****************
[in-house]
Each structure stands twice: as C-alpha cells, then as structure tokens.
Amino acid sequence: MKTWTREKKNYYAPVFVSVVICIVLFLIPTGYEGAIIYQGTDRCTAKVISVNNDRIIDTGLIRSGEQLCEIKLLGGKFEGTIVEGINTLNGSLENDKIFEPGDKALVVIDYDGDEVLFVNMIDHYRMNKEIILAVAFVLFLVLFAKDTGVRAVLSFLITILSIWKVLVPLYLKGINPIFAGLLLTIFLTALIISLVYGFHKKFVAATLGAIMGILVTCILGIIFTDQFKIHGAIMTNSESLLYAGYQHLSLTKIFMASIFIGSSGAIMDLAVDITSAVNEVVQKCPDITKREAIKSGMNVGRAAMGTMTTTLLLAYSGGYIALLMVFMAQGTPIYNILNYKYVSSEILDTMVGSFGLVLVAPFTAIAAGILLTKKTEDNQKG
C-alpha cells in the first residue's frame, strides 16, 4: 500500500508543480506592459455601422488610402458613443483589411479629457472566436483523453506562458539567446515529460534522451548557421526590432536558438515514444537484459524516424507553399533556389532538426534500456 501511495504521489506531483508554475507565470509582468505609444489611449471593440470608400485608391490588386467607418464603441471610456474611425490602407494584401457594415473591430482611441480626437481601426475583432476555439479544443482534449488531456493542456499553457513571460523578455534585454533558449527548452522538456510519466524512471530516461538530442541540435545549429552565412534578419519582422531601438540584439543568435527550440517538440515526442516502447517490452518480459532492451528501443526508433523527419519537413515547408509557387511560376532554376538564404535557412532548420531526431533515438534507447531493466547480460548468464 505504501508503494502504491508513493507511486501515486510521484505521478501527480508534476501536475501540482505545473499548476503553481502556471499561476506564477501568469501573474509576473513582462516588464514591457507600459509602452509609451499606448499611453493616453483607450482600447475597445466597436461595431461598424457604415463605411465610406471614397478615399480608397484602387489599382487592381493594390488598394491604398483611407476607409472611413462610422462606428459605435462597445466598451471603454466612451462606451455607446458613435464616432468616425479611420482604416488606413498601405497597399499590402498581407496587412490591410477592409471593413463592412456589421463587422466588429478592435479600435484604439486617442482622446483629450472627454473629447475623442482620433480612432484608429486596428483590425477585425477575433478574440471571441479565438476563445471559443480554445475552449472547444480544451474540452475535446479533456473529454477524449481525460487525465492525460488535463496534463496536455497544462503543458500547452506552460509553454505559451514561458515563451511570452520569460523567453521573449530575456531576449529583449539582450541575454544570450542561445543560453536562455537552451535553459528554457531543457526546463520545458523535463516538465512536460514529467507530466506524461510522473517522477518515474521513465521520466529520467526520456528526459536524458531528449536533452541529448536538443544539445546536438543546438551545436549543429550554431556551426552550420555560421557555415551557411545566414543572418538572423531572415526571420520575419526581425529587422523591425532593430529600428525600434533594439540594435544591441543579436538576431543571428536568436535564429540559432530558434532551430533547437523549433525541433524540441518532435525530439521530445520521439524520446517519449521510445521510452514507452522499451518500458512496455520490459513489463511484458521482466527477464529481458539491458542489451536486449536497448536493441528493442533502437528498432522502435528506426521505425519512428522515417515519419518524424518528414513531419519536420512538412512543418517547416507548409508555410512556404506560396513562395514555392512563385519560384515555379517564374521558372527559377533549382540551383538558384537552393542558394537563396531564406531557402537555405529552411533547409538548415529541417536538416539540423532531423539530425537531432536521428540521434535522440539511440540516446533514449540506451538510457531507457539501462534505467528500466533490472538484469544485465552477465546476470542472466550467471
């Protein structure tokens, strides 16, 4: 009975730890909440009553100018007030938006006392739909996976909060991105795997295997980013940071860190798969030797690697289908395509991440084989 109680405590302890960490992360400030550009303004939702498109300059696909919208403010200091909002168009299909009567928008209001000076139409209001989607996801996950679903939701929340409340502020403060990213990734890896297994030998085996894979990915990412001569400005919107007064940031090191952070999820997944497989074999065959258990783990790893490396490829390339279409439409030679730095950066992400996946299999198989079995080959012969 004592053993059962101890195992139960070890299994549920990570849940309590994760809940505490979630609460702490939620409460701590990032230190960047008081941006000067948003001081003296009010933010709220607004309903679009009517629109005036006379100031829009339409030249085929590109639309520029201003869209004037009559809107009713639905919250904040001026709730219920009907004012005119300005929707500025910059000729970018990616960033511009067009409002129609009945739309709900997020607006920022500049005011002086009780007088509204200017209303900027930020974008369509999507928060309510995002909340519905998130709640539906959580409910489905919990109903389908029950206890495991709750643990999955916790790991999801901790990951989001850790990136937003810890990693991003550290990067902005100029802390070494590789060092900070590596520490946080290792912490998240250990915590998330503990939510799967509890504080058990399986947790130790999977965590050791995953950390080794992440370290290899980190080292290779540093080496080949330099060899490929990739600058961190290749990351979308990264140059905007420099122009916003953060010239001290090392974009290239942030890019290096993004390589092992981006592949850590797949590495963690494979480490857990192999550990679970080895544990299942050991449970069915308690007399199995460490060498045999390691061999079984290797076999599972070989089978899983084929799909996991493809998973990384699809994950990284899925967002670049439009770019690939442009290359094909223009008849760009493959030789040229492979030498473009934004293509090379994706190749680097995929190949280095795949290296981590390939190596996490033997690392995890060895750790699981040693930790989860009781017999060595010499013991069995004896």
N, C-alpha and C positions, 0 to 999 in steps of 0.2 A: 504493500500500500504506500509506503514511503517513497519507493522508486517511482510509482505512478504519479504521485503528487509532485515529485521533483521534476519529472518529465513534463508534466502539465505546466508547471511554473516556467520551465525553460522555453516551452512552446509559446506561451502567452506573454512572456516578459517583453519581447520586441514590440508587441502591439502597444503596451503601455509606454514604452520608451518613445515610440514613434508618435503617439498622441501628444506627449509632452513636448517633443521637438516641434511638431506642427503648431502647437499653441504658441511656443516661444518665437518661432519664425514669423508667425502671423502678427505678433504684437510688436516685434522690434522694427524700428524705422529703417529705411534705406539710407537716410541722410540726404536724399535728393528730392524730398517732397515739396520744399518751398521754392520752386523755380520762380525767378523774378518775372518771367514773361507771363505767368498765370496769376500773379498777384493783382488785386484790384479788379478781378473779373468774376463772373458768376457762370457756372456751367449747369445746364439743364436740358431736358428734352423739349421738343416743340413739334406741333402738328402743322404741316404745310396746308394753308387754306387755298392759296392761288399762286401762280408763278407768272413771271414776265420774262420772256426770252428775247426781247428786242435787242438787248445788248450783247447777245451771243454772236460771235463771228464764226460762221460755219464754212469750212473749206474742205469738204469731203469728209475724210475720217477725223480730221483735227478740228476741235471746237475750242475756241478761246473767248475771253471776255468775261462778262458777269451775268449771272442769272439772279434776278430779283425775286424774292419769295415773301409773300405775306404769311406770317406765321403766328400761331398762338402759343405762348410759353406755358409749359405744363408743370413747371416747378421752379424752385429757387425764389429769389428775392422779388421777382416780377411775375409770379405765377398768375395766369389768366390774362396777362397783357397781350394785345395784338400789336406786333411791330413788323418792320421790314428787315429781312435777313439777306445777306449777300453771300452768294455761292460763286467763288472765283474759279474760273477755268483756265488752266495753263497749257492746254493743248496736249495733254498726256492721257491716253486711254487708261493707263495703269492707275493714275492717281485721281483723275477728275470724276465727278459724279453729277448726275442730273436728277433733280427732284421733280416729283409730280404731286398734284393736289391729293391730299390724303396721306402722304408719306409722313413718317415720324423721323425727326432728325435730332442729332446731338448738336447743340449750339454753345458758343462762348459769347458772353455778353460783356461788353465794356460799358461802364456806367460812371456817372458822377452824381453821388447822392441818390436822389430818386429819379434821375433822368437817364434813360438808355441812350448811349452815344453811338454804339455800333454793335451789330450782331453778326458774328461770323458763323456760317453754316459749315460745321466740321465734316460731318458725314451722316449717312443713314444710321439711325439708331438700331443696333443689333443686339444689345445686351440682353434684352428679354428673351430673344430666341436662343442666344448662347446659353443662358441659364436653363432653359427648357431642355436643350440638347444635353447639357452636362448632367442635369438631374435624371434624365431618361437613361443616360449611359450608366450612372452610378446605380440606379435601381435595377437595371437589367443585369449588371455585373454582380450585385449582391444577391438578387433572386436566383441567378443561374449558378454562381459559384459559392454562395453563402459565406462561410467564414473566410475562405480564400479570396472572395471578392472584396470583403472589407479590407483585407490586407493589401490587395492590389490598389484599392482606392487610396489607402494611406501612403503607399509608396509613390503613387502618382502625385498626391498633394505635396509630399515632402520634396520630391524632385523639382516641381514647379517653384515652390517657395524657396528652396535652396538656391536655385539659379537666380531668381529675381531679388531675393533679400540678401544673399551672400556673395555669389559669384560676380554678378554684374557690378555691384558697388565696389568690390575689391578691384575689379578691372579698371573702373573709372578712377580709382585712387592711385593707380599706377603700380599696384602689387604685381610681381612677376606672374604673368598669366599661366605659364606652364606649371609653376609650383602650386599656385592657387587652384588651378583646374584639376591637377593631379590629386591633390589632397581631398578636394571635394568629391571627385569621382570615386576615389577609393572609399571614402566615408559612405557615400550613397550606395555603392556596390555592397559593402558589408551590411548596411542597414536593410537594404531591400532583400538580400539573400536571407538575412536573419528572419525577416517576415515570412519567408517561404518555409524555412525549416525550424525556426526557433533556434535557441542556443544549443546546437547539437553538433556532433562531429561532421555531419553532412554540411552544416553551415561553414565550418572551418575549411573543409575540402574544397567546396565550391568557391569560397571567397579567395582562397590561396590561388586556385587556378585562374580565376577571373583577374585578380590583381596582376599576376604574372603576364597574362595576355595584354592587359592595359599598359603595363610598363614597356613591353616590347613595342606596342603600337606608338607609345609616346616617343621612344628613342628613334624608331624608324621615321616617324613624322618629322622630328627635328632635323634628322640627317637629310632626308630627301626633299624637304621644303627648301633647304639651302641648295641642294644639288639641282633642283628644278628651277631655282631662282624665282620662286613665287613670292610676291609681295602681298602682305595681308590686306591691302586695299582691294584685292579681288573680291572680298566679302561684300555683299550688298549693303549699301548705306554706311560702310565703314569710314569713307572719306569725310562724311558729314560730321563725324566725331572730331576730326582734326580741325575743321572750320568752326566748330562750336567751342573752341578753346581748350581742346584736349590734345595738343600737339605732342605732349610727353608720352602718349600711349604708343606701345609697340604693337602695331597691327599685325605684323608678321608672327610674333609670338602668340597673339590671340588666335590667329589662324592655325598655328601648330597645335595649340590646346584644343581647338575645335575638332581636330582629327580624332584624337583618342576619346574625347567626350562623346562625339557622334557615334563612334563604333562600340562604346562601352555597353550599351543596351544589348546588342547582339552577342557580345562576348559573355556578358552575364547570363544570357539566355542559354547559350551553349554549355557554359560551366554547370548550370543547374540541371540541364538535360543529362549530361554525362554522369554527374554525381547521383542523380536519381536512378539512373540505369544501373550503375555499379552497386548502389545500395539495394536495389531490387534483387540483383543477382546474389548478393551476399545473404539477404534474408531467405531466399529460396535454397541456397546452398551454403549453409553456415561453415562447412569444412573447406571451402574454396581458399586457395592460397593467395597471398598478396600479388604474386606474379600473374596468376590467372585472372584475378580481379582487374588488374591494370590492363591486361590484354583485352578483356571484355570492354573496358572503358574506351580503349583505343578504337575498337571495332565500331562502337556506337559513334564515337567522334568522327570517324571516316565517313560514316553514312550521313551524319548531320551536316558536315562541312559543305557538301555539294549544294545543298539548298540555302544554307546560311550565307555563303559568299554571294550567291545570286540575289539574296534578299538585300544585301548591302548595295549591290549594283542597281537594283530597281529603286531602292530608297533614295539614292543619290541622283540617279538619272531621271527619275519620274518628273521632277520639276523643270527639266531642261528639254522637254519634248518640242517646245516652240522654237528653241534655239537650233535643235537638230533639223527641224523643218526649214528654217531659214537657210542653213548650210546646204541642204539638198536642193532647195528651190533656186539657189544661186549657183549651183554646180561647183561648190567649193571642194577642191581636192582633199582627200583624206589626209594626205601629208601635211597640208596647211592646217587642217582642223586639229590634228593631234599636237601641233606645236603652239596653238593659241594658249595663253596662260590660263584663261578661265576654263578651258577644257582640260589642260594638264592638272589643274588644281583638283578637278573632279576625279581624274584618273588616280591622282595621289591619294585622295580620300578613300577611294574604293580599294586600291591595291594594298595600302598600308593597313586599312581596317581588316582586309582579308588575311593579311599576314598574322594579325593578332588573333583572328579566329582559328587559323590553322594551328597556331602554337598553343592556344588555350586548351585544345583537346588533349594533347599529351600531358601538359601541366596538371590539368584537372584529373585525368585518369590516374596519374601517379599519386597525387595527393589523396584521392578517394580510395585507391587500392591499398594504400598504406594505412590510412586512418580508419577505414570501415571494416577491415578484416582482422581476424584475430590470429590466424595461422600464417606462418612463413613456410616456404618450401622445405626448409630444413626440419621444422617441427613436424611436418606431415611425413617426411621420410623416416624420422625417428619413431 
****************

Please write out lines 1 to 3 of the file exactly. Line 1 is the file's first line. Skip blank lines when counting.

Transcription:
[in-house]
Each structure stands twice: as C-alpha cells, then as structure tokens.
Amino acid sequence: MKTWTREKKNYYAPVFVSVVICIVLFLIPTGYEGAIIYQGTDRCTAKVISVNNDRIIDTGLIRSGEQLCEIKLLGGKFEGTIVEGINTLNGSLENDKIFEPGDKALVVIDYDGDEVLFVNMIDHYRMNKEIILAVAFVLFLVLFAKDTGVRAVLSFLITILSIWKVLVPLYLKGINPIFAGLLLTIFLTALIISLVYGFHKKFVAATLGAIMGILVTCILGIIFTDQFKIHGAIMTNSESLLYAGYQHLSLTKIFMASIFIGSSGAIMDLAVDITSAVNEVVQKCPDITKREAIKSGMNVGRAAMGTMTTTLLLAYSGGYIALLMVFMAQGTPIYNILNYKYVSSEILDTMVGSFGLVLVAPFTAIAAGILLTKKTEDNQKG